With very easy year-over-year comps, we thought it would be instructive to look at 2 year comps as a gauge of the underlying trends.
It is no secret that RevPAR has been getting less bad. Certainly, lodging stocks seem to reflect that trend. It remains to be seen, however, whether the underyling demand is actually getting stronger sequentially. Year-over-year comps are very easy.
The following chart tracks RevPAR, occupancy, and average daily rate on a two year comp basis. Here, the trends are not so conclusive. On the one hand, occupancy looks like it is on an upward trajectory. However, the ADR trend is negative and RevPAR may be as well. Certainly, the recent 3 week moving averages are not comforting, not even occupancy. In fact, on a two year basis, weekly RevPAR declines eclipsed 30% in two out of the last three weeks and three out of the last seven. Even on a one year comp basis, the the slope of the moving averages has turned down. The coming weeks should be enlightening.
Our Financials Sector Head Josh Steiner looks at the relationship between initial unemployment claims and the unemployment rate:
The 444k initial unemployment claims figure this morning was up 11k from 433k last week (revised down 1k from 434k).
As such, the 4-week rolling average claims improved this week to 441k from 450k last week - an improvement of 9k, well ahead of the slope of 5.4k/week since March (9 months of data).
The following chart shows why this metric is important to track.Over the last 20 years, unemployment begins falling in earnest once rolling claims break into the 375-400k range. At the 9-month trajectory of -24k/month we are 1.8 months away from 400k and 2.7 months away from 375k. As such, by the March/April timeframe we should be at a level where unemployment begins to fall steadily, which will put a long-term tailwind behind consumer lenders.
For those wondering how to interpret a possible inflection in rolling claims should we see one in late January/February, we would suggest using a positive slope of 7.2k/week as an outer risk band. This is the fastest weekly rate at which rolling claims increased over a two week period since the trend of improvement began in March. Alternatively, in the absolute, one can use 475-480k as a near-term rolling upper limit based on the downward channel that's been in place since March.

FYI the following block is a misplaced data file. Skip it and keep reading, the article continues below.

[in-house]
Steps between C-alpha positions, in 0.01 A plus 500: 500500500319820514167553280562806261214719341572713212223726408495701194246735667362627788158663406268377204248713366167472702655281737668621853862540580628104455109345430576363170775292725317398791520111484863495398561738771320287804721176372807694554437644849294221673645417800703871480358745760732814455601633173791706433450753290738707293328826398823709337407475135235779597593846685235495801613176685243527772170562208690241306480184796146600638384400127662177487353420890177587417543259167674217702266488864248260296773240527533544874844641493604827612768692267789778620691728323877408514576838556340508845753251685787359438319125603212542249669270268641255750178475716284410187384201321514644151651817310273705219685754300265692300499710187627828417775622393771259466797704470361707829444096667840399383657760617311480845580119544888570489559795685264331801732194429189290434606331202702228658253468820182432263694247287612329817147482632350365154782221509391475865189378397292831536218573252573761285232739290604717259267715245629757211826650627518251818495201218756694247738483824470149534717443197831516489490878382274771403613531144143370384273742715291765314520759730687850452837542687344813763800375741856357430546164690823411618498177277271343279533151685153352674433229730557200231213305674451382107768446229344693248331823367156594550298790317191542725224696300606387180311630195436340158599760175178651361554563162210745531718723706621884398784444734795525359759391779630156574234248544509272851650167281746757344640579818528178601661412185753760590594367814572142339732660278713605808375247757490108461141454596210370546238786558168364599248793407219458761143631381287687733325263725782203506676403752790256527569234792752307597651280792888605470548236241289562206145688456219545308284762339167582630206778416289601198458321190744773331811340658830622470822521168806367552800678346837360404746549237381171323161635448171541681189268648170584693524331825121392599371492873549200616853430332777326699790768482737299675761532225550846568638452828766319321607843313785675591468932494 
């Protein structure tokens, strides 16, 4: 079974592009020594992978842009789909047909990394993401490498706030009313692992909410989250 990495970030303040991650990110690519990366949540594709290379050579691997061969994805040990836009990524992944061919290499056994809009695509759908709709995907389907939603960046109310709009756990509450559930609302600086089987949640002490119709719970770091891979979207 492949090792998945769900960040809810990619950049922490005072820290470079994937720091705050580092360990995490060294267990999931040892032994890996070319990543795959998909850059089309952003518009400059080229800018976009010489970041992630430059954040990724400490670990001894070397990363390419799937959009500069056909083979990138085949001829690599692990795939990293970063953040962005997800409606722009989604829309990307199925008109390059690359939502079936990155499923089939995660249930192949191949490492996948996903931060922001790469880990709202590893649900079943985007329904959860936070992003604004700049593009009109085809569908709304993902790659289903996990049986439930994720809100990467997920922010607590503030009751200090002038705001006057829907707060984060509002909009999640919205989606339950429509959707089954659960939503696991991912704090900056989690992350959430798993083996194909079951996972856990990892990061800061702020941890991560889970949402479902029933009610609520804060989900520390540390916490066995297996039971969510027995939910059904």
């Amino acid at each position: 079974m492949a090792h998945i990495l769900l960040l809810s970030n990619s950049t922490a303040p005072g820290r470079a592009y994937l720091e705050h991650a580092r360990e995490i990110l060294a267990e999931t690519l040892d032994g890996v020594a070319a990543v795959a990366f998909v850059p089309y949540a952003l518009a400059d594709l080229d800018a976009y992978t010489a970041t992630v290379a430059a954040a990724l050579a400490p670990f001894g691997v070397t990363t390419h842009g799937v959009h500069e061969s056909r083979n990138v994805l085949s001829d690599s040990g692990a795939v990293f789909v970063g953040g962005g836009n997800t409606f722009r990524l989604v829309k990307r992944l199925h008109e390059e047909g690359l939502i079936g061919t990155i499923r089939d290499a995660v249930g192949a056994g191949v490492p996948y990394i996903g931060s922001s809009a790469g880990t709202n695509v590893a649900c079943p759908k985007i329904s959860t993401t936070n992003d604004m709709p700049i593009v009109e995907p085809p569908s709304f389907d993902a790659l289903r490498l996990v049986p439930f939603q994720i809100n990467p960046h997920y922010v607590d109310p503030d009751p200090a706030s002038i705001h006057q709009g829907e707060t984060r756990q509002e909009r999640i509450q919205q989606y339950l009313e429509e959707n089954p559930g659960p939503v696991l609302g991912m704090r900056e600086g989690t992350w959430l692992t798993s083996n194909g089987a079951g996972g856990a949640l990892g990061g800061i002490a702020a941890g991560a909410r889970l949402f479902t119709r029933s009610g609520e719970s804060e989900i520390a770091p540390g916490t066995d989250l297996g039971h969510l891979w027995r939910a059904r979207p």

Joshua Steiner, CFA
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“Drove my Chevy to the levy but the levy was dry
And them good 'ole boys were drinking whiskey and rye singin . . . ”
-Don McLean, American Pie
Our Financials Sector Head Josh Steiner had some insightful comments this morning on President Obama’s proposed bail-out levy on banks. The idea of a levy made me think of Don McLean’s well known song, American Pie. In contrast to the levy in that song, the Investment Banking Levy, is far from dry.
In fact, President Obama believes that he can raise ~$90BN from the Investment Banking Levy. The proposal is a 15 basis point, or 0.15 percent, charge on the excess liabilities of large institutions and would apply only to the those institutions with assets of more than $50BN.
The levy is not a very egalitarian sharing of the monies still owed under TARP. Obviously some banks borrowed less, paid back all they borrowed and so forth. Also, other sectors, like the auto sector borrowed money and will not be subject to the Levy. Regardless of whether it is fair, this could actually help President Obama on a number of levels. First, it is $90BN that can be used against the deficit, which is a positive for the fiscal health of the United States. Second, the inordinate executive compensation of the large banks is a populist rally cry. So to the extent that the masses are against gross and indulgent pay for bankers, this will improve President Obama’s approval rating on the margin, which obviously needs some help.
According to the most recent Real Clear Poll aggregate, President Obama’s approval rating is 47.7 percent, which is the lowest of his Presidency. This is consistent with the Rasmussen Daily Tracking poll in which only 25% Strongly Approve and 46% Totally Approve of President Obama. On the Ramussen Poll, these numbers are effectively the lowest of his Presidency.